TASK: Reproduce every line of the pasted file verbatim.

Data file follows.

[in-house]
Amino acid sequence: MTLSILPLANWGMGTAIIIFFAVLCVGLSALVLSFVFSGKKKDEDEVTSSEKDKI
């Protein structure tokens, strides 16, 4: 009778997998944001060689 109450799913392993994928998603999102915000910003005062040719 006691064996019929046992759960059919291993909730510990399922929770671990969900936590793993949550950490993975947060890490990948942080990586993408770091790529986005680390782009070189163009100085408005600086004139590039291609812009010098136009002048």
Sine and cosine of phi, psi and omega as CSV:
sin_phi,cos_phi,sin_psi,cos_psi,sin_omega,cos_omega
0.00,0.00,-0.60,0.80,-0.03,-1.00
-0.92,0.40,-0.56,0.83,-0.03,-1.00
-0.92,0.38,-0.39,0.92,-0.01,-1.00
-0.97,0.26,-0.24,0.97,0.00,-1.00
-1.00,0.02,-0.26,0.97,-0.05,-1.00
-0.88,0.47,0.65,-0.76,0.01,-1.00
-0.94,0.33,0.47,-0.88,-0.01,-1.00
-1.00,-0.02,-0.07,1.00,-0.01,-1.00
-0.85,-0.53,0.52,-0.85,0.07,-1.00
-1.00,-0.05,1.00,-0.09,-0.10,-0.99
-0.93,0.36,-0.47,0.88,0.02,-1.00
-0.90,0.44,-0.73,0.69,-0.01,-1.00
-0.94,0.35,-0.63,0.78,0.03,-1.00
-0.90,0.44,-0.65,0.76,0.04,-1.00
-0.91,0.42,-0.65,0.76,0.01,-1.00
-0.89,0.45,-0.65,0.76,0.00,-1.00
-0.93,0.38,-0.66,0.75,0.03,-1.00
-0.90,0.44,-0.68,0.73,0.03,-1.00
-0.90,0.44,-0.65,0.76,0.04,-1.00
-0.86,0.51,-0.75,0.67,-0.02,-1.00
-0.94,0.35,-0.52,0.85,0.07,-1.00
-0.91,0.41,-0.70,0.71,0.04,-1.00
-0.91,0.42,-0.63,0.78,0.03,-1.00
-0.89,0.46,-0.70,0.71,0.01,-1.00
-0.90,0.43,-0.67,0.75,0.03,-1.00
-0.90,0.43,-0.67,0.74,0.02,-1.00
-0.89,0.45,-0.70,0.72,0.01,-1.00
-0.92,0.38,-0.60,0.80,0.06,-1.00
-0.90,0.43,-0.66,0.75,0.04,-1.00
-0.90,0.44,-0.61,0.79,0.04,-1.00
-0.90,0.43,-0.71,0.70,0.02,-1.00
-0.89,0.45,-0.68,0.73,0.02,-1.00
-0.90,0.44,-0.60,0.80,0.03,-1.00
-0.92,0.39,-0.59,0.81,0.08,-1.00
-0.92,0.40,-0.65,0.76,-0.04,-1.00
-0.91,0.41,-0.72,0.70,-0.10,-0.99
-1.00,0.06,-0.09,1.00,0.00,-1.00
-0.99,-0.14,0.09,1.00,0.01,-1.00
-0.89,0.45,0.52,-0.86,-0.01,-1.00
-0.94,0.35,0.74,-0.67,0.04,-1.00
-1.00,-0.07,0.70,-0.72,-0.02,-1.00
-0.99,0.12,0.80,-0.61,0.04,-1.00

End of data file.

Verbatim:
[in-house]
Amino acid sequence: MTLSILPLANWGMGTAIIIFFAVLCVGLSALVLSFVFSGKKKDEDEVTSSEKDKI
């Protein structure tokens, strides 16, 4: 009778997998944001060689 109450799913392993994928998603999102915000910003005062040719 006691064996019929046992759960059919291993909730510990399922929770671990969900936590793993949550950490993975947060890490990948942080990586993408770091790529986005680390782009070189163009100085408005600086004139590039291609812009010098136009002048």
Sine and cosine of phi, psi and omega as CSV:
sin_phi,cos_phi,sin_psi,cos_psi,sin_omega,cos_omega
0.00,0.00,-0.60,0.80,-0.03,-1.00
-0.92,0.40,-0.56,0.83,-0.03,-1.00
-0.92,0.38,-0.39,0.92,-0.01,-1.00
-0.97,0.26,-0.24,0.97,0.00,-1.00
-1.00,0.02,-0.26,0.97,-0.05,-1.00
-0.88,0.47,0.65,-0.76,0.01,-1.00
-0.94,0.33,0.47,-0.88,-0.01,-1.00
-1.00,-0.02,-0.07,1.00,-0.01,-1.00
-0.85,-0.53,0.52,-0.85,0.07,-1.00
-1.00,-0.05,1.00,-0.09,-0.10,-0.99
-0.93,0.36,-0.47,0.88,0.02,-1.00
-0.90,0.44,-0.73,0.69,-0.01,-1.00
-0.94,0.35,-0.63,0.78,0.03,-1.00
-0.90,0.44,-0.65,0.76,0.04,-1.00
-0.91,0.42,-0.65,0.76,0.01,-1.00
-0.89,0.45,-0.65,0.76,0.00,-1.00
-0.93,0.38,-0.66,0.75,0.03,-1.00
-0.90,0.44,-0.68,0.73,0.03,-1.00
-0.90,0.44,-0.65,0.76,0.04,-1.00
-0.86,0.51,-0.75,0.67,-0.02,-1.00
-0.94,0.35,-0.52,0.85,0.07,-1.00
-0.91,0.41,-0.70,0.71,0.04,-1.00
-0.91,0.42,-0.63,0.78,0.03,-1.00
-0.89,0.46,-0.70,0.71,0.01,-1.00
-0.90,0.43,-0.67,0.75,0.03,-1.00
-0.90,0.43,-0.67,0.74,0.02,-1.00
-0.89,0.45,-0.70,0.72,0.01,-1.00
-0.92,0.38,-0.60,0.80,0.06,-1.00
-0.90,0.43,-0.66,0.75,0.04,-1.00
-0.90,0.44,-0.61,0.79,0.04,-1.00
-0.90,0.43,-0.71,0.70,0.02,-1.00
-0.89,0.45,-0.68,0.73,0.02,-1.00
-0.90,0.44,-0.60,0.80,0.03,-1.00
-0.92,0.39,-0.59,0.81,0.08,-1.00
-0.92,0.40,-0.65,0.76,-0.04,-1.00
-0.91,0.41,-0.72,0.70,-0.10,-0.99
-1.00,0.06,-0.09,1.00,0.00,-1.00
-0.99,-0.14,0.09,1.00,0.01,-1.00
-0.89,0.45,0.52,-0.86,-0.01,-1.00
-0.94,0.35,0.74,-0.67,0.04,-1.00
-1.00,-0.07,0.70,-0.72,-0.02,-1.00
-0.99,0.12,0.80,-0.61,0.04,-1.00